The effectiveness of cardio training performed in the morning is a question commonly asked of fitness professionals--especially considering the challenges of fat loss. You’ll find it trumpeted in fitness forums and blogs and even on our Facebook page.
But does it work? Sort of.
Morning cardio training on an empty stomach or while fasting is a common practice within the bodybuilding community to ensure lowest possible body fat prior to competition.
Training and fitness expert Jesse Burdick shares, “Fasted cardio is the prevailing wisdom in bodybuilding because these guys are dieting very hard.” The reason why this particular training approach is effective concerns the depletion of glycogen, the body’s first source of stored energy. By keeping the body drained of this stored form of glucose, it’s then forced to burn fat or protein instead.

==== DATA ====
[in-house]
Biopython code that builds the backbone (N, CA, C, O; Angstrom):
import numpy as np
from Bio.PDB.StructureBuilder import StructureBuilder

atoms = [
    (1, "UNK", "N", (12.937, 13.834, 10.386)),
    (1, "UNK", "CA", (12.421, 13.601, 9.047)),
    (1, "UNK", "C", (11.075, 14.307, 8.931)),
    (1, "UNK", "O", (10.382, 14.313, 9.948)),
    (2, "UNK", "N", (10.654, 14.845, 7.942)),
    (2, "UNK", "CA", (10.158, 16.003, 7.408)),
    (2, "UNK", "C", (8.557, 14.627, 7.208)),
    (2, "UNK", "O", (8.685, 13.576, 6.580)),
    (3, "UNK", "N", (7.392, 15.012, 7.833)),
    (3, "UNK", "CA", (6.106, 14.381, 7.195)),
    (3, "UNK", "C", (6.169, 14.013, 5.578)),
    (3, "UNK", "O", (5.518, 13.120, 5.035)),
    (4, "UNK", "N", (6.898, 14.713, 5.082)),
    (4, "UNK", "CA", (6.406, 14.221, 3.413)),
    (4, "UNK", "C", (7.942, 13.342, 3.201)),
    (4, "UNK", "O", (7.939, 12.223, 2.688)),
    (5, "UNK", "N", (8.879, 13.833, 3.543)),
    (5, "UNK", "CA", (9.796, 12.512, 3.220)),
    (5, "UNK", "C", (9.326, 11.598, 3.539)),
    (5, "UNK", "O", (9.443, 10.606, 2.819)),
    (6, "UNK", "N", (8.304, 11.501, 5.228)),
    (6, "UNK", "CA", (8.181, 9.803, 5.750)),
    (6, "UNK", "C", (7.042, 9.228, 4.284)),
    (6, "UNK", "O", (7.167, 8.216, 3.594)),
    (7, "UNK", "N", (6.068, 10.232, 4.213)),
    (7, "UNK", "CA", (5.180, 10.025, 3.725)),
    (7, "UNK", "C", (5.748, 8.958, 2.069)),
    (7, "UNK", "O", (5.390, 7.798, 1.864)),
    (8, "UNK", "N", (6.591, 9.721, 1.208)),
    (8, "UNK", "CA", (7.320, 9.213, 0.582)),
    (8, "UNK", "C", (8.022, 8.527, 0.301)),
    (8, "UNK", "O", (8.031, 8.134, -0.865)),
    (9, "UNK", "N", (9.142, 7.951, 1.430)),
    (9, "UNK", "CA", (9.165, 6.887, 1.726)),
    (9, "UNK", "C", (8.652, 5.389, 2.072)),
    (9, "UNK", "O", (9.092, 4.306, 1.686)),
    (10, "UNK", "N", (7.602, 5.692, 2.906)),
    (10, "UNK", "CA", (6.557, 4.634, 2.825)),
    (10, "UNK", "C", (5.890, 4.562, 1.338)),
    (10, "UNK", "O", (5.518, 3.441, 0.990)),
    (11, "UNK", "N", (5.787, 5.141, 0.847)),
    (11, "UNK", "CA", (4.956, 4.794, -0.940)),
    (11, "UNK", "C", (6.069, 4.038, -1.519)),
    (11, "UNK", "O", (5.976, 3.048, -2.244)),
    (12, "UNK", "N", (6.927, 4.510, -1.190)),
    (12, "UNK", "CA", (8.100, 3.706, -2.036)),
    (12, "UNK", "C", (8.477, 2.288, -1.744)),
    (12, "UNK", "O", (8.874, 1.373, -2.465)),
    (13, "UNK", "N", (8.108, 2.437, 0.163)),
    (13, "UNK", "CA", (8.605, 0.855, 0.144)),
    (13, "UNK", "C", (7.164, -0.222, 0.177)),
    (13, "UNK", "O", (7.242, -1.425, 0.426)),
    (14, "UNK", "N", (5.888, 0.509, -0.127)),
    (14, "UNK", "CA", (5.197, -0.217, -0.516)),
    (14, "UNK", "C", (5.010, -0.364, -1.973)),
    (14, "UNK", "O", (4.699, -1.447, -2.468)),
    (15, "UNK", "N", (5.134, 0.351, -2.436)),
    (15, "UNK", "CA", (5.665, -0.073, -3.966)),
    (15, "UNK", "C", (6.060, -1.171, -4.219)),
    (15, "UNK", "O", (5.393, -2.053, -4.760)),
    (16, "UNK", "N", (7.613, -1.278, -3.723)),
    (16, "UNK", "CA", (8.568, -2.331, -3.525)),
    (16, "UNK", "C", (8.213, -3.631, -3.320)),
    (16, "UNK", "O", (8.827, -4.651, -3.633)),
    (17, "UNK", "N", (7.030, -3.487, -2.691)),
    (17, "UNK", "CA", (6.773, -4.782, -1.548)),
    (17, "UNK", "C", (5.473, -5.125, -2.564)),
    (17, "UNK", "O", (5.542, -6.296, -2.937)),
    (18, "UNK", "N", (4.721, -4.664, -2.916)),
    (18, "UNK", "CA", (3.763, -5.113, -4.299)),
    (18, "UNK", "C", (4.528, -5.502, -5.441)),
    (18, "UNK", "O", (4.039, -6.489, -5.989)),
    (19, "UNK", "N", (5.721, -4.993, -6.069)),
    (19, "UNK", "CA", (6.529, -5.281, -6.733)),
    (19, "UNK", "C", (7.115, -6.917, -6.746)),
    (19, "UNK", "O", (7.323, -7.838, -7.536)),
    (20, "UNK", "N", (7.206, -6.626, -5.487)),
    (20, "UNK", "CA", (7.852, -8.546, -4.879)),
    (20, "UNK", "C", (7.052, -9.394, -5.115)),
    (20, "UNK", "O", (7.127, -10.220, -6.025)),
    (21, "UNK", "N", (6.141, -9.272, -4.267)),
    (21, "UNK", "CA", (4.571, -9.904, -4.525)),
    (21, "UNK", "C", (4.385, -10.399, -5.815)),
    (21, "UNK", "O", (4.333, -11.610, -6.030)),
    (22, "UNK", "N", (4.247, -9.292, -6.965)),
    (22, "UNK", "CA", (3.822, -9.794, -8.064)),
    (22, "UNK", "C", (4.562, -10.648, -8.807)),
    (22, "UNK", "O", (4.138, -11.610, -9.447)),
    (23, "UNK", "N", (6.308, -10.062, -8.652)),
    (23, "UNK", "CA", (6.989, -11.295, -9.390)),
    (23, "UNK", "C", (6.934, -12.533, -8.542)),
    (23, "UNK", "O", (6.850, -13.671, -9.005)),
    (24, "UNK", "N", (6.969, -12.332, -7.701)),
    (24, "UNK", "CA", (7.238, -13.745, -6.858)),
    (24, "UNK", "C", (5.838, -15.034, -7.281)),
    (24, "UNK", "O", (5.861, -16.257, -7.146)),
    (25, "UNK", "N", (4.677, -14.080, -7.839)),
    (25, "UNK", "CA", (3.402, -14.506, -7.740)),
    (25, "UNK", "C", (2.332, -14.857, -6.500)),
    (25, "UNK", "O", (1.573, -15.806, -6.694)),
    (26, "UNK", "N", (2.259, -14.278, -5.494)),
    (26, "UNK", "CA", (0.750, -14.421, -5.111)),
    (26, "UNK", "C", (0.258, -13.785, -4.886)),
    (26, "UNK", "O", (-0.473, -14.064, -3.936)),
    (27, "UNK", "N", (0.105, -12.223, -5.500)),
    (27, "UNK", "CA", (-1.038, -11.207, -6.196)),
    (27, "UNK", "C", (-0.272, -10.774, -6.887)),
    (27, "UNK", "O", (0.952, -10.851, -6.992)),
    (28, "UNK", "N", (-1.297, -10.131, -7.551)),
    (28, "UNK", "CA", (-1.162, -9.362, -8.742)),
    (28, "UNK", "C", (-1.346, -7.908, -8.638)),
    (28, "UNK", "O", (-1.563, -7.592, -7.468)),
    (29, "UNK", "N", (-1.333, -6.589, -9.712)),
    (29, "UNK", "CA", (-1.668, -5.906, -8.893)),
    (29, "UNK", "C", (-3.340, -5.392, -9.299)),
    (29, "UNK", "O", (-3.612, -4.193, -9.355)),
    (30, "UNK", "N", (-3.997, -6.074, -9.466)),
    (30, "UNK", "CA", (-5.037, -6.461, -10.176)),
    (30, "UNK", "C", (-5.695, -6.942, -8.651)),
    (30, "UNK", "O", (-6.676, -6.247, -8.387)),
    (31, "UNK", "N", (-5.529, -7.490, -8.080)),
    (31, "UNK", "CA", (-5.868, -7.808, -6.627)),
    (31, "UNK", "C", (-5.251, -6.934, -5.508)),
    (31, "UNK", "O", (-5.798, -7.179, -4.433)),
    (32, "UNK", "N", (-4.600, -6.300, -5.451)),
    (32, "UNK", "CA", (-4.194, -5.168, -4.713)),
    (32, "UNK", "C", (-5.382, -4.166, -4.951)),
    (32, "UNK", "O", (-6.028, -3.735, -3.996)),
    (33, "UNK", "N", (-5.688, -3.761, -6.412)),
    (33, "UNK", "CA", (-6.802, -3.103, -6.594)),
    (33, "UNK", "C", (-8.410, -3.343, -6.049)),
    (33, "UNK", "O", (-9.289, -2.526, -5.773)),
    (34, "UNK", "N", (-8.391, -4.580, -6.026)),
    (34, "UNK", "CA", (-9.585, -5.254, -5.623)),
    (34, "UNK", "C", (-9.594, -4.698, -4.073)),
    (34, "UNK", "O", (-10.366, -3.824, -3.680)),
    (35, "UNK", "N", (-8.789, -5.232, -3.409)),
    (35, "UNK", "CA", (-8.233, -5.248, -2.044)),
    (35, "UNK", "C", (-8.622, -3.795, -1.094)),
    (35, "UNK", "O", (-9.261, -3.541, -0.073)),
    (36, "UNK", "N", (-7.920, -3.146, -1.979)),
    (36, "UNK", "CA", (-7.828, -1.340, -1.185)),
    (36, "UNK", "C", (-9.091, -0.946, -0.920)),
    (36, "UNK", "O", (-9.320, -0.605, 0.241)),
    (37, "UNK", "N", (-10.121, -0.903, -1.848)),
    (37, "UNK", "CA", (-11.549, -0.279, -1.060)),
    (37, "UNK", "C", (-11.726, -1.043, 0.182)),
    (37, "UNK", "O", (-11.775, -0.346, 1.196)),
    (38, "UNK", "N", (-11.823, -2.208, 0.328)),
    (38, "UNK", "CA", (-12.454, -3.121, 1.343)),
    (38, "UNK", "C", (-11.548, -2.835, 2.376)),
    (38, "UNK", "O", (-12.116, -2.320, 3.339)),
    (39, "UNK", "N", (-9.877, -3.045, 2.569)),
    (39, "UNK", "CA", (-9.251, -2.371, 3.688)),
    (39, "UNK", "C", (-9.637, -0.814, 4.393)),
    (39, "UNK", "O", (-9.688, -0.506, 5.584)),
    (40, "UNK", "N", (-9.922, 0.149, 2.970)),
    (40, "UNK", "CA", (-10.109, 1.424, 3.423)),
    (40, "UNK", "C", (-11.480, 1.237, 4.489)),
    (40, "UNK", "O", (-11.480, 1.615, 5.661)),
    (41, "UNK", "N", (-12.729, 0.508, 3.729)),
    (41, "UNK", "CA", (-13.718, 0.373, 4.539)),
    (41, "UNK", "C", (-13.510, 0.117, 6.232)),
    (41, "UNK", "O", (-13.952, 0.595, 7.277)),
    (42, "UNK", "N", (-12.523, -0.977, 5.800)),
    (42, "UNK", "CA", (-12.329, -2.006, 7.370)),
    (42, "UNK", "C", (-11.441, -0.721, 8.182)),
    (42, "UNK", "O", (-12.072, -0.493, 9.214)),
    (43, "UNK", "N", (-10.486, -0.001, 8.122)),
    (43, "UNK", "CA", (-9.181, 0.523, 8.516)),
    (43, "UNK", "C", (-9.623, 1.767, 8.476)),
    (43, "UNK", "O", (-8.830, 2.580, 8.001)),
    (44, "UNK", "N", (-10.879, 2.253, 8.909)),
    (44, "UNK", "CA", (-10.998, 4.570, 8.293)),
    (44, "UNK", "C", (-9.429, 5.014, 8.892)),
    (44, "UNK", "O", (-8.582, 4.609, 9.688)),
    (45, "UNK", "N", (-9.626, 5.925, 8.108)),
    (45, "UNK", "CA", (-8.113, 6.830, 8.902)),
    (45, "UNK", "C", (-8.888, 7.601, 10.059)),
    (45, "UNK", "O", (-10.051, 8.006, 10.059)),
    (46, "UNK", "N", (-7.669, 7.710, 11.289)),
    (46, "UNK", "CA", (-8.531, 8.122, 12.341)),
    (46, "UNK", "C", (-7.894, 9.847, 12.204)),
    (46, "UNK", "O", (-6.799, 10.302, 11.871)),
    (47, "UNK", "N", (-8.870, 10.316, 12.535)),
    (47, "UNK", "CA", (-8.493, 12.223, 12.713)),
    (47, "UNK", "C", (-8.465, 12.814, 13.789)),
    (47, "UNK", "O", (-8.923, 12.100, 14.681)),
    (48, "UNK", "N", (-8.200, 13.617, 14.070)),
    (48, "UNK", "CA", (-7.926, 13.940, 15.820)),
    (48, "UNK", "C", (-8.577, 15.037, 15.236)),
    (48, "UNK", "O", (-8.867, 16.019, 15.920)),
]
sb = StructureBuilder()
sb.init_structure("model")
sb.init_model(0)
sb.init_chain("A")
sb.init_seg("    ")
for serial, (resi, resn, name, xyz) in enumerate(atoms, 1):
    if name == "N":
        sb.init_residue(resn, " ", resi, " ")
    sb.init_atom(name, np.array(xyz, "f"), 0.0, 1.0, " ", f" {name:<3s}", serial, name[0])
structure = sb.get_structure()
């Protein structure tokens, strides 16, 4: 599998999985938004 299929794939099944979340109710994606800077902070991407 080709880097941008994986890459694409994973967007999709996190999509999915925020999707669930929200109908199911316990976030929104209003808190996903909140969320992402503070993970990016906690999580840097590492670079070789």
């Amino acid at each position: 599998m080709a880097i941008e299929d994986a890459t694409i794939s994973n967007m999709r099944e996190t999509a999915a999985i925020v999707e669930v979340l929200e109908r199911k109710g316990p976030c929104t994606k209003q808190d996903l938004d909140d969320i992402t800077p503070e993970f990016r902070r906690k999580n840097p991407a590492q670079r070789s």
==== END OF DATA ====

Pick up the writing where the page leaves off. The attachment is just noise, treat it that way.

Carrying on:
According to training and fitness expert John Kiefer of DangerouslyHardcore.com, “When you’re fasted in the morning, the hormone cortisol is high and its only job is to break down the appropriate tissue based on what other hormones are around. Insulin is elevated after eating and cortisol will attack muscle. But, if you are fasted, insulin is low and cortisol will then go after body fat reserves.”
As far as the types of cardio you should do, Burdick suggests 15-20 minutes or less of high-intensity interval training or low-to-moderate intensity steady-state cardio.
What about the regular guy who wants to maintain his typical diet without fasting? Will cardio training in the morning be any more effective than at other times?
Nope. Kiefer says, “On a regular, normal diet, there really is no difference in how much fat you will burn.”
Both men agree that training in the morning is good for getting the body energized, but unless you’re fasting, you might be better off getting those extra Z’s for a hardcore evening session.